My wife is one of the most intelligent people I know, so when she speaks about a topic, I tend to listen. It’s only fair because after two decades of marriage I tend to ignore everything else she says. When George Zimmerman appeared at his bail hearing, she walked past the sofa and said, “You don’t sympathize with that guy, do you?” I said that I’m not sure what happened the night he confronted Trayvon Martin, but that it would be up to the Court to determine that. This didn’t please her in the least, and her normally sharp mind hid behind an emotional statement. “Imagine that was your son he shot,” she said. I said that wasn’t a fair way to judge Zimmerman’s guilt or innocence. “Imagine that Zimmerman was your son accused of killing someone in cold blood when he was protecting himself.” Feeling the moment escalate I dialed back by saying that if he was indeed guilty of gunning down Martin in cold blood, he deserved a lengthy term in prison, but if he was innocent, he deserved freedom.
As I told my wife, I honestly don’t know what happened that night. When the story broke there was bipartisan outrage. I remember watching Fox News anchor Shepherd Smith have a meltdown as he referred to 17 year old Martin as a child and spoke scathingly of Zimmerman. Skittles candy was mentioned so often it sounded as if Martin was a modern-day Hansel and Zimmerman was a pistol packing Old Witch. In the heat of the moment there weren’t conservatives and liberals there were only parents, and losing a child is the stuff of nightmares that wake us up screaming and chill our blood whenever a story breaks of a child killed, especially one near the age of our own. Years ago we lost sleep over the Grossberg-Peterson baby murdered in Delaware, a baby only a few weeks younger than our own. In the years since other children have been killed in accidents or murdered, and their deaths, even to complete strangers like us, were slaps to the face, reminders of our own blessing and luck. The experience of loving a child trumps political ideology. Politics are petty and meaningless when compared to the life of a child.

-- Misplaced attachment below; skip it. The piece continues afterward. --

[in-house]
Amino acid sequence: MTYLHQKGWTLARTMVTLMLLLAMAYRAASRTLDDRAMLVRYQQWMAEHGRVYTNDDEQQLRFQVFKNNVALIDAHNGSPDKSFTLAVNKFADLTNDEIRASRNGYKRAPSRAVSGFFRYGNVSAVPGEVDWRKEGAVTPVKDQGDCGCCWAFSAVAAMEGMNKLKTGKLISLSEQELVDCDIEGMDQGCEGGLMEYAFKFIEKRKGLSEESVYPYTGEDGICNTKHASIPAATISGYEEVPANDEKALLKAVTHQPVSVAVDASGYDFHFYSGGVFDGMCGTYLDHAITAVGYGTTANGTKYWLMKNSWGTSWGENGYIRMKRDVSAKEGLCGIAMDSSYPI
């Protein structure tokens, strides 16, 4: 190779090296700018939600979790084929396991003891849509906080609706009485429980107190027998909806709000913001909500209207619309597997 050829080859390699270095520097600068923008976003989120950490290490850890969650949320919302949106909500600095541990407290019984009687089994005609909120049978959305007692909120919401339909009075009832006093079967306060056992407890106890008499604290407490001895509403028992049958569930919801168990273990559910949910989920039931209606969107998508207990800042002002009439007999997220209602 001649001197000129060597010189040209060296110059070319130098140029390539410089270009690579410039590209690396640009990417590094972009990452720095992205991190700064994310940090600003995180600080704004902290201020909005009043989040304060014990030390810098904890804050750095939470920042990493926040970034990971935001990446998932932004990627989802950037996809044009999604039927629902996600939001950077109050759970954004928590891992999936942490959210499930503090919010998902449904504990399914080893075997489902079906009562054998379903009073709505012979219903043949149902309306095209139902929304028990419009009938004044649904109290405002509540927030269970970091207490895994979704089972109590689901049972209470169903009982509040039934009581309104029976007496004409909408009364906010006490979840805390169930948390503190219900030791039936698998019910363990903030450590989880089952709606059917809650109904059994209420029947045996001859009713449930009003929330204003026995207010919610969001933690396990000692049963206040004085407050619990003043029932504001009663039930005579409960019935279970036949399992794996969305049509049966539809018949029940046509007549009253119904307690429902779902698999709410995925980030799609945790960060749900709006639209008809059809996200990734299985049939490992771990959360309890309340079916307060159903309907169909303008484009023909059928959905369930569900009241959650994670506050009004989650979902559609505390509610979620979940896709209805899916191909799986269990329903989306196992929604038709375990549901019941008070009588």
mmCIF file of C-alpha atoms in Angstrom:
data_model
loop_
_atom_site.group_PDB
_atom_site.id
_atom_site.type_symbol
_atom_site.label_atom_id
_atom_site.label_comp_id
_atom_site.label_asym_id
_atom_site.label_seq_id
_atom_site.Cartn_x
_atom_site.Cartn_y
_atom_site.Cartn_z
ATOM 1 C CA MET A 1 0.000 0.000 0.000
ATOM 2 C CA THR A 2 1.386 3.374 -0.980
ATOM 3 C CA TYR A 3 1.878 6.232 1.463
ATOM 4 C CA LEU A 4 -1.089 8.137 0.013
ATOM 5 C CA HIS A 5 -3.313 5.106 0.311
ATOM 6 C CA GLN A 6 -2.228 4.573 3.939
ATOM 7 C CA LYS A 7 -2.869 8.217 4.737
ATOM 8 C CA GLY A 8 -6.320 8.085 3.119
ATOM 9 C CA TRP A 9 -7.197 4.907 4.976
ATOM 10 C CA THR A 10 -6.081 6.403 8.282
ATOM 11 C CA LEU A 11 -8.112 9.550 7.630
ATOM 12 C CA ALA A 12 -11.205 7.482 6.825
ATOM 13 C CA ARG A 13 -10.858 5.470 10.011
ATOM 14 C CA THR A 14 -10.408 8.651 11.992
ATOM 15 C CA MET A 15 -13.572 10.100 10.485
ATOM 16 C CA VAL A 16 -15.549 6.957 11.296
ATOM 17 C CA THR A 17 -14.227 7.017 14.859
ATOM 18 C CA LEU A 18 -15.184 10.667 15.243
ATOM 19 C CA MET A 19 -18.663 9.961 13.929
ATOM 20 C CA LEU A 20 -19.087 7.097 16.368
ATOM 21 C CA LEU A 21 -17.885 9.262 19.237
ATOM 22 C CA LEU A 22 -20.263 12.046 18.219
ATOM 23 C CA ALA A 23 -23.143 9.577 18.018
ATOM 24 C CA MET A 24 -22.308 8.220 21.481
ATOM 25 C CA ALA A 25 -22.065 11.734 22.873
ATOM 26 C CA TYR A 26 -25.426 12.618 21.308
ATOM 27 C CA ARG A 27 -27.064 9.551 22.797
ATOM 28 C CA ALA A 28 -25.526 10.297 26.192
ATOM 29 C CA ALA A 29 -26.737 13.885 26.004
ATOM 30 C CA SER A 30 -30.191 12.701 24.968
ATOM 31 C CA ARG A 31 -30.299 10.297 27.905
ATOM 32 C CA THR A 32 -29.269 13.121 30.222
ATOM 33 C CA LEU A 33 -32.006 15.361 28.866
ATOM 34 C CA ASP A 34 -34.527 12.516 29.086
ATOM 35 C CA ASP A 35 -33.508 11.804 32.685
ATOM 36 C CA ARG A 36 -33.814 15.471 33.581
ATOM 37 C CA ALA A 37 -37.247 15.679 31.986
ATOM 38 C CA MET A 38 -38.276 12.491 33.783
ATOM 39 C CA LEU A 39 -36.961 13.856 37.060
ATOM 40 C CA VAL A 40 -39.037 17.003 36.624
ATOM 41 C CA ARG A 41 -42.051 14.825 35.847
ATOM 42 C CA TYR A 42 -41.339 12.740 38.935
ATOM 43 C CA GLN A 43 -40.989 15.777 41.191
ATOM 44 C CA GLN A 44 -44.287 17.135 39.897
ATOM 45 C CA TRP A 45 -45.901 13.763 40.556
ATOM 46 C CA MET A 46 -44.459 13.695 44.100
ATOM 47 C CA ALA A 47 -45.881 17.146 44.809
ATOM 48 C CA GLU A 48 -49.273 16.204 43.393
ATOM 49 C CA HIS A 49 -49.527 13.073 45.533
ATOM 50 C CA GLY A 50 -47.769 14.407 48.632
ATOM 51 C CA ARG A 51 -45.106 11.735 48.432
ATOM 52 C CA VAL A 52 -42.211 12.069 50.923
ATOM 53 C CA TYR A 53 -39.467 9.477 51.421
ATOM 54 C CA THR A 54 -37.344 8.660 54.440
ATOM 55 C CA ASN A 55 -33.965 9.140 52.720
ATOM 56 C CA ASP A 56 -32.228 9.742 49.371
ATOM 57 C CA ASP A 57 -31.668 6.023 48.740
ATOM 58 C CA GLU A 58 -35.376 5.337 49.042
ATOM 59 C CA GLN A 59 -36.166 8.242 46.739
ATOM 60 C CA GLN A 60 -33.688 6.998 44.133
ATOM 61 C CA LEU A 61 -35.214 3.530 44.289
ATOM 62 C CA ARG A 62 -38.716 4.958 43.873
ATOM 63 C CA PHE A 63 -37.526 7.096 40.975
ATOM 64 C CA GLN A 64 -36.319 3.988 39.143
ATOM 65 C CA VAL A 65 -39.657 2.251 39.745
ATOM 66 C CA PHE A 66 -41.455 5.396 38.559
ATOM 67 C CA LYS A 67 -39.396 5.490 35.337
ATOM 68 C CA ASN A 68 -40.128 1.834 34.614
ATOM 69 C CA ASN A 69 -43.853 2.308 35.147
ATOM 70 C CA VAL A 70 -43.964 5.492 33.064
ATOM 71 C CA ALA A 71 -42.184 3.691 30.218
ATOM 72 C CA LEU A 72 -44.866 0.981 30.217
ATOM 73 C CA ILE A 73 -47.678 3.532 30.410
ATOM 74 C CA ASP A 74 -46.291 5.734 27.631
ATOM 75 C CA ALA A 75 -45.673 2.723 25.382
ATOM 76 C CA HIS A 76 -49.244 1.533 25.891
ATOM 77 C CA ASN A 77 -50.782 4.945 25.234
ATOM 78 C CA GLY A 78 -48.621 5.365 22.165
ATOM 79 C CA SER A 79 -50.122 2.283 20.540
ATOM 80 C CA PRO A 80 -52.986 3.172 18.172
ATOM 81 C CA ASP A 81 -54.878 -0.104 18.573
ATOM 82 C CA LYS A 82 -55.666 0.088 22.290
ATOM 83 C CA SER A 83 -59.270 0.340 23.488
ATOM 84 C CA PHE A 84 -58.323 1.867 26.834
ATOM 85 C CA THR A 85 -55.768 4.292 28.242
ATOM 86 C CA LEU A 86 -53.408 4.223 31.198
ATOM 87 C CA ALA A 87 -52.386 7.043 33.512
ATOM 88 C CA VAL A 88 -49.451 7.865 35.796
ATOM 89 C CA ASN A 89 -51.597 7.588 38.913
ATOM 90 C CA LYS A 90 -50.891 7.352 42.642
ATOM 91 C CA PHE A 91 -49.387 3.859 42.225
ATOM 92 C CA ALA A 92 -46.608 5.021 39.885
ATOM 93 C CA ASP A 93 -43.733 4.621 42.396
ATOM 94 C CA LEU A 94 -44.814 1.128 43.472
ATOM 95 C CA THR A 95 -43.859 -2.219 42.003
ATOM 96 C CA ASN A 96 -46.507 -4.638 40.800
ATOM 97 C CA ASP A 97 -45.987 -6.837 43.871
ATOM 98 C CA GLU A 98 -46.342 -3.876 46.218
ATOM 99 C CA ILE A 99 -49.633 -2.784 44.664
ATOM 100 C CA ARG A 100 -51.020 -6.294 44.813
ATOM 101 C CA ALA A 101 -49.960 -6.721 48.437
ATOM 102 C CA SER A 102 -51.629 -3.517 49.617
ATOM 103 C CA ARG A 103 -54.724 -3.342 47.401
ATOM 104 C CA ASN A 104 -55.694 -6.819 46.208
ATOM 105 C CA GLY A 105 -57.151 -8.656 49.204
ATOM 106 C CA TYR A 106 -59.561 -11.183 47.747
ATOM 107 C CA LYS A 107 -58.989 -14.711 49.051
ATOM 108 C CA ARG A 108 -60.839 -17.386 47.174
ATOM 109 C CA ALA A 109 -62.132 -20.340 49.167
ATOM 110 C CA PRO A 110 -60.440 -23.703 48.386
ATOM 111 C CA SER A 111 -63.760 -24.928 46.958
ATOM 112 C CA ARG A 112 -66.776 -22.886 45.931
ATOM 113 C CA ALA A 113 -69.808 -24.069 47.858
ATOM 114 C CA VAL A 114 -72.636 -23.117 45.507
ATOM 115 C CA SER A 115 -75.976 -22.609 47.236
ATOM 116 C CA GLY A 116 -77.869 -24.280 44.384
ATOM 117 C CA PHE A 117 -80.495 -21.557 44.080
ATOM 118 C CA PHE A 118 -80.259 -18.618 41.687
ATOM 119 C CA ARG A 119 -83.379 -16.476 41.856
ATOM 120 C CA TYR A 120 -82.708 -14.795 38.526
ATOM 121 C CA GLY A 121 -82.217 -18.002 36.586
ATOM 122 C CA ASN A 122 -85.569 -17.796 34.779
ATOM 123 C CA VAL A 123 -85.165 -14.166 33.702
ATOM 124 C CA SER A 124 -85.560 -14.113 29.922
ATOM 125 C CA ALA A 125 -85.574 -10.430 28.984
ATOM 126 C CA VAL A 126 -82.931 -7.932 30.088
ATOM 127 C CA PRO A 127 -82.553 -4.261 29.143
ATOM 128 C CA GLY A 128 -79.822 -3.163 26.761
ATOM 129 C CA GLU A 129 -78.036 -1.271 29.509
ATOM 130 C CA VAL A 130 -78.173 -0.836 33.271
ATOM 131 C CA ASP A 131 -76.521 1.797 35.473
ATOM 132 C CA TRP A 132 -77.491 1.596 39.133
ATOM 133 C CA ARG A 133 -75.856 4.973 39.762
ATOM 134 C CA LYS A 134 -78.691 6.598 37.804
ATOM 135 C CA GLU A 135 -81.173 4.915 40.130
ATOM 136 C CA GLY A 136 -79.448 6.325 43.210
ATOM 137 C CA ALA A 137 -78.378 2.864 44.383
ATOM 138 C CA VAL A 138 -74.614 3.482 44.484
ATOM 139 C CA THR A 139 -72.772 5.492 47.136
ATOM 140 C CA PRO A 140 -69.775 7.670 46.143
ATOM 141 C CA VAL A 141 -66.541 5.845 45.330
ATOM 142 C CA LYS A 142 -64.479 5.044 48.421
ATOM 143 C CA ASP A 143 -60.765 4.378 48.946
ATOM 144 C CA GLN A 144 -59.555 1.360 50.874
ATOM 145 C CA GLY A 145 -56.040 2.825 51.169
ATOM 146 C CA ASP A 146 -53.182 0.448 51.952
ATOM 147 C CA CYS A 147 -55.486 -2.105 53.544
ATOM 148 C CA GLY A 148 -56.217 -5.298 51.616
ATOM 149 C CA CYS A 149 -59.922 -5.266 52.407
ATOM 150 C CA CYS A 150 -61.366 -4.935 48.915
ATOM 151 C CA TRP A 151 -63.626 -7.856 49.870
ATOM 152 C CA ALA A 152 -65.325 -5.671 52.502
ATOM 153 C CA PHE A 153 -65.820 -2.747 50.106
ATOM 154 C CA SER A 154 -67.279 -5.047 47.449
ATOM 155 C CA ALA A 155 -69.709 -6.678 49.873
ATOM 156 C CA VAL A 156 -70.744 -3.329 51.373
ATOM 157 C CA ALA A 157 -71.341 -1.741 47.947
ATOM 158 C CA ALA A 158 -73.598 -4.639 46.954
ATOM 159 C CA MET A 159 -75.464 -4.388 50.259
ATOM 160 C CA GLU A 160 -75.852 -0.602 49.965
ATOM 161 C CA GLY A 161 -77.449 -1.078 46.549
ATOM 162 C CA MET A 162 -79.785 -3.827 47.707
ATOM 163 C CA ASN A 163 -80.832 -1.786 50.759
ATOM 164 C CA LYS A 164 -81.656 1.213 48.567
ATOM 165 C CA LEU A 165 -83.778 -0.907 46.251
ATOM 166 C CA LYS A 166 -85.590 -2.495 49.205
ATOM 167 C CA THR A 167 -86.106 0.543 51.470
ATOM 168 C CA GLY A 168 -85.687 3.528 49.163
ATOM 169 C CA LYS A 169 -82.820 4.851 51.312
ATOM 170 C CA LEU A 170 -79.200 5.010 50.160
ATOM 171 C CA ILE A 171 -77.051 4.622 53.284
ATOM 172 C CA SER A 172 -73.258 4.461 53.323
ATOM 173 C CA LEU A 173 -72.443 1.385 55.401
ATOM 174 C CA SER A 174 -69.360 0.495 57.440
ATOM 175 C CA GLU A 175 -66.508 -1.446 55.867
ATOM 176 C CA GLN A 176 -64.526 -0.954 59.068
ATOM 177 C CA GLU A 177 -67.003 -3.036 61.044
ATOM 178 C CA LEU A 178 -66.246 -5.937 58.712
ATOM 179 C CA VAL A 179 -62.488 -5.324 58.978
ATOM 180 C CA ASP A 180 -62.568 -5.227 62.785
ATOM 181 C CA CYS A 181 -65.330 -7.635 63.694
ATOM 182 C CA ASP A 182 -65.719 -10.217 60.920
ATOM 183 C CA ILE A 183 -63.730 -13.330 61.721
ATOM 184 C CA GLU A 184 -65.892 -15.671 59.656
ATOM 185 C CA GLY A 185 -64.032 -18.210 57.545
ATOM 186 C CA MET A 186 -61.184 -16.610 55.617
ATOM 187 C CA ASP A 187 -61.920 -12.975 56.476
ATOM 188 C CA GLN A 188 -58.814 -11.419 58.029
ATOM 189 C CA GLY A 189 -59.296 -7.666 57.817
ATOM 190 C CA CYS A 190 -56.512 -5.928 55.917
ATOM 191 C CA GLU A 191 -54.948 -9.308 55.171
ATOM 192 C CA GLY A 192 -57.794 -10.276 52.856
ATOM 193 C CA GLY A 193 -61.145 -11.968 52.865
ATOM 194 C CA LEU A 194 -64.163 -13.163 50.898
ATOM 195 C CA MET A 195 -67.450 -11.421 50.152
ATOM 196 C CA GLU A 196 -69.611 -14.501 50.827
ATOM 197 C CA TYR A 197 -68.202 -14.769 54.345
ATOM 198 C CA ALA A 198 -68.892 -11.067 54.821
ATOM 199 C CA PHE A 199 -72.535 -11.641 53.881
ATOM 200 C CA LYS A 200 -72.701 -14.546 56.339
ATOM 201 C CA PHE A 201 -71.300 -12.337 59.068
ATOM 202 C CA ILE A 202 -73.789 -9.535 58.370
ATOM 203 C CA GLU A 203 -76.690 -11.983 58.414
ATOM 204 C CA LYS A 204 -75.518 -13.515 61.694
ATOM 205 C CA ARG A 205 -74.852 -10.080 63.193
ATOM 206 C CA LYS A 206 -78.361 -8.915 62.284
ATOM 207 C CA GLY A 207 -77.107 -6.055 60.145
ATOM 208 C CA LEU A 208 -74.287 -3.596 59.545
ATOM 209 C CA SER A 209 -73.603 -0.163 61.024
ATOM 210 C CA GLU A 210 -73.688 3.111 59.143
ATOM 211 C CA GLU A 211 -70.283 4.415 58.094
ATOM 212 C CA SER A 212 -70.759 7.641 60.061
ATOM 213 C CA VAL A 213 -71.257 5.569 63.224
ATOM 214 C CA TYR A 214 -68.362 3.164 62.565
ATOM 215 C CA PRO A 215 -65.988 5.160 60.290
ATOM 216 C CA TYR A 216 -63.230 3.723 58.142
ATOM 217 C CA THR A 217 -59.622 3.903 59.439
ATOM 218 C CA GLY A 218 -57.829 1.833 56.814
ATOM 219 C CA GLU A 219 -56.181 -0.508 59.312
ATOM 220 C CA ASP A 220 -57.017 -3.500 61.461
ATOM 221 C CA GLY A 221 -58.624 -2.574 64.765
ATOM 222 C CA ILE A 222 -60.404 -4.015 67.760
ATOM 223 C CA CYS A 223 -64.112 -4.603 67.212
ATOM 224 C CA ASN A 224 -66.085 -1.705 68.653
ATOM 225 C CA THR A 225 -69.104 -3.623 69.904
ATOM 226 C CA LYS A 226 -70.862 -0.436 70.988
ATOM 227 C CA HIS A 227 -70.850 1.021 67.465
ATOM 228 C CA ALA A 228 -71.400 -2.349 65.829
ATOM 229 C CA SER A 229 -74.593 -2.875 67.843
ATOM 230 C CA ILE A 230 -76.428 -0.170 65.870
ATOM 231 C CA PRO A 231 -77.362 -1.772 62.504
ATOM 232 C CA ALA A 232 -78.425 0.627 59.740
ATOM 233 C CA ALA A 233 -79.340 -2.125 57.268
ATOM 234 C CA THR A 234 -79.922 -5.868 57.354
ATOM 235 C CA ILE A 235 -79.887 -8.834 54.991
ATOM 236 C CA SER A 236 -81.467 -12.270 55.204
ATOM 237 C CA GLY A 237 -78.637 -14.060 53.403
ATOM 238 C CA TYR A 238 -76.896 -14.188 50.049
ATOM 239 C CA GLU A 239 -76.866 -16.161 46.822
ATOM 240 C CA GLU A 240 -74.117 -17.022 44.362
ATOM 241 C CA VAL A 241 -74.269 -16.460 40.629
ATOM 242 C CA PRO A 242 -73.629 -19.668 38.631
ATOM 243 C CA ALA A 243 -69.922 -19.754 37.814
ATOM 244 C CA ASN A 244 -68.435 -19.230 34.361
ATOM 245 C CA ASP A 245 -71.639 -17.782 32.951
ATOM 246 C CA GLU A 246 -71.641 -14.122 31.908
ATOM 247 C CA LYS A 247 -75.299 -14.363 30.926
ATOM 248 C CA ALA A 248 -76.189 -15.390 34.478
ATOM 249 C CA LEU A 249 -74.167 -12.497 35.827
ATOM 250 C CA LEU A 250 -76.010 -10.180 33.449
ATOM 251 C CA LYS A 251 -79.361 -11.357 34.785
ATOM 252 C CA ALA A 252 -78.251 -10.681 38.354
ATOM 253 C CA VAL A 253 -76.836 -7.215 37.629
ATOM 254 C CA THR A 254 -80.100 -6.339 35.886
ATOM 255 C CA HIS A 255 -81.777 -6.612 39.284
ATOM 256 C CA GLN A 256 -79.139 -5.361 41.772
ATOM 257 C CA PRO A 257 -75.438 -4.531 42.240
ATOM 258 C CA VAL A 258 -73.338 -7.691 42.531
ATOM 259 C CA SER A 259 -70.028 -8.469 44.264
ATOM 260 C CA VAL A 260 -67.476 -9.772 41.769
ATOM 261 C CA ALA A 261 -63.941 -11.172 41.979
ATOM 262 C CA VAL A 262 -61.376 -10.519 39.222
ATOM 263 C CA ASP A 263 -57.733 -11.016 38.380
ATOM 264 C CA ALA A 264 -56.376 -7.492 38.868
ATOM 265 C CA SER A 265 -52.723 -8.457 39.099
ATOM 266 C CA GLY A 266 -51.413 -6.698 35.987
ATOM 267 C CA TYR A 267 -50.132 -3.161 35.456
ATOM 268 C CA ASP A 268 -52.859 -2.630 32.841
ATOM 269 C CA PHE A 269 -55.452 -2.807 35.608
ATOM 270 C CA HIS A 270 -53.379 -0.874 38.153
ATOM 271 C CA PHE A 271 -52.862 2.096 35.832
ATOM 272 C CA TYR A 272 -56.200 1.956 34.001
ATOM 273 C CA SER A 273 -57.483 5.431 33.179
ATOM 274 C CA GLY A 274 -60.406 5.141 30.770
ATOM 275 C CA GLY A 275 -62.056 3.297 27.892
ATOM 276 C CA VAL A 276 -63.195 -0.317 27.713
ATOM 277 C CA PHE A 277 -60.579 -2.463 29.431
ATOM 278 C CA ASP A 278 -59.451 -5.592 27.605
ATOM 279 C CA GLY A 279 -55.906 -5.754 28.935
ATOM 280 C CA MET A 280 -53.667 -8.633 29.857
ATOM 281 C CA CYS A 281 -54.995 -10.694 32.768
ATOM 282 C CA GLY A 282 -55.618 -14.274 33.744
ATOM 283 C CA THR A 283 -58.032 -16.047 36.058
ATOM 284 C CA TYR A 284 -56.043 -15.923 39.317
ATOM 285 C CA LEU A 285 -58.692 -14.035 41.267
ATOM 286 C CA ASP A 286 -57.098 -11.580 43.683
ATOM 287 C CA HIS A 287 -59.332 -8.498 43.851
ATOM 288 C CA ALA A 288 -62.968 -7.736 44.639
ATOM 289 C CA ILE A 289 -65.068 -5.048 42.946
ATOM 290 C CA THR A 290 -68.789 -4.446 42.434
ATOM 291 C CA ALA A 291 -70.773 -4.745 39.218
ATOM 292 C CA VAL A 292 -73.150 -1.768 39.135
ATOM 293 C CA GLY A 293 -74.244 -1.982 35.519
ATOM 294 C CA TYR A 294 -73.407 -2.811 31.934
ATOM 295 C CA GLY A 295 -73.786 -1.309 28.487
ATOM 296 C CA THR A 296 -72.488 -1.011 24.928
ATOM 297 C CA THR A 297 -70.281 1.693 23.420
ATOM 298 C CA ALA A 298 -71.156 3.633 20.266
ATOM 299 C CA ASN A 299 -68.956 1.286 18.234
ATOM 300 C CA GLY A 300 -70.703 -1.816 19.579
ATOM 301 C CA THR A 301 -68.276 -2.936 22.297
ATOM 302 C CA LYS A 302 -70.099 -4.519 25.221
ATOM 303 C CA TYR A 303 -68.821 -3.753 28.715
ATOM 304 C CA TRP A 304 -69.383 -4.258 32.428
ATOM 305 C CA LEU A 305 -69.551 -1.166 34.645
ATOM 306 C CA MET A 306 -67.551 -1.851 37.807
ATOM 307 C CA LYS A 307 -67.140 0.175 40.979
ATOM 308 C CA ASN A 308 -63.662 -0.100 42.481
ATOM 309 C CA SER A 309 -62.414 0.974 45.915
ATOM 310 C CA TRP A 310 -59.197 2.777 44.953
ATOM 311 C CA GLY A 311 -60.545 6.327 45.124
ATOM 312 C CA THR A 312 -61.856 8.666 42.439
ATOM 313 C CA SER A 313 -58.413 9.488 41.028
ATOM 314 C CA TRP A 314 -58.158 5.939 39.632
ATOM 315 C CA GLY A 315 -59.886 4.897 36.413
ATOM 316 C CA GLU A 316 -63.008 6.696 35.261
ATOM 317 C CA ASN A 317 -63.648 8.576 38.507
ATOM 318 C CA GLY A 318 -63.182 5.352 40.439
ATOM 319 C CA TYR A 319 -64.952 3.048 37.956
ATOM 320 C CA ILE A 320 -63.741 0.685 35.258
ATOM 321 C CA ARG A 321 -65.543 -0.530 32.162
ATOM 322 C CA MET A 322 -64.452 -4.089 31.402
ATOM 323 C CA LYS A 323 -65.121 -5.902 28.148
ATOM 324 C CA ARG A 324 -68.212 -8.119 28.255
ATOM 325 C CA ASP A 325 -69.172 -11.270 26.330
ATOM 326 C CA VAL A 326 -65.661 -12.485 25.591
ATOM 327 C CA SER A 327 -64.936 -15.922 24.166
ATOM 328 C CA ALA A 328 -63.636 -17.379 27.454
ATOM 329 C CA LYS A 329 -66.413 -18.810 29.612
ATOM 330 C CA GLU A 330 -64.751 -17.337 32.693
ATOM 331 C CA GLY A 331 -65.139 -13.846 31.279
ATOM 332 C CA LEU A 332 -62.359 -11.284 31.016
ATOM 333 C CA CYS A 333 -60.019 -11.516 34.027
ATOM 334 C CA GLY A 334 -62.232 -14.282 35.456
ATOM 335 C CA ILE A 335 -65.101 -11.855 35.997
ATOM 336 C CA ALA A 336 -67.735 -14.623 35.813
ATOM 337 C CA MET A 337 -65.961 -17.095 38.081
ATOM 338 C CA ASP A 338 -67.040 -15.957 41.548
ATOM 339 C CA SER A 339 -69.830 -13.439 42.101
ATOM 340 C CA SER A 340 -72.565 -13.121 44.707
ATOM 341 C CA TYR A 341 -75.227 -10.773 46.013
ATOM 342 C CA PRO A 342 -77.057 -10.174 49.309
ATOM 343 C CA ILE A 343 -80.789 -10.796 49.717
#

But past events have taught me to question initial reports, or preferably, to avoid them when possible because they are usually wrong. It takes time for the signal of the truth to be discerned through the noise, and the more high profile the case, the noisier environment the signal hides in. In some cases, such as the Jon Binet Ramsey murder the signal is overwhelmed and the truth is never known.
What happened that night has become a screen for people to project their own biases and fears thanks to the politicization of the murder by the Obama administration, the Justice Department, and race-baiter Al Sharpton. These entities have raised Martin’s death up to the status of icon for their own political gain, and their opponents have begun to do the same. Gun rights supporters initially left Zimmerman alone to take the heat of his shooting Martin, saying that Florida’s “stand your ground” self-defense law didn’t apply because the 9-11 dispatcher suggested Zimmerman avoid confronting Martin. But as gun control advocates began using the shooting as evidence to support the rollback of such laws, they pushed gun rights advocates to take the opposite position, providing at least some support for Zimmerman albeit reluctantly at first.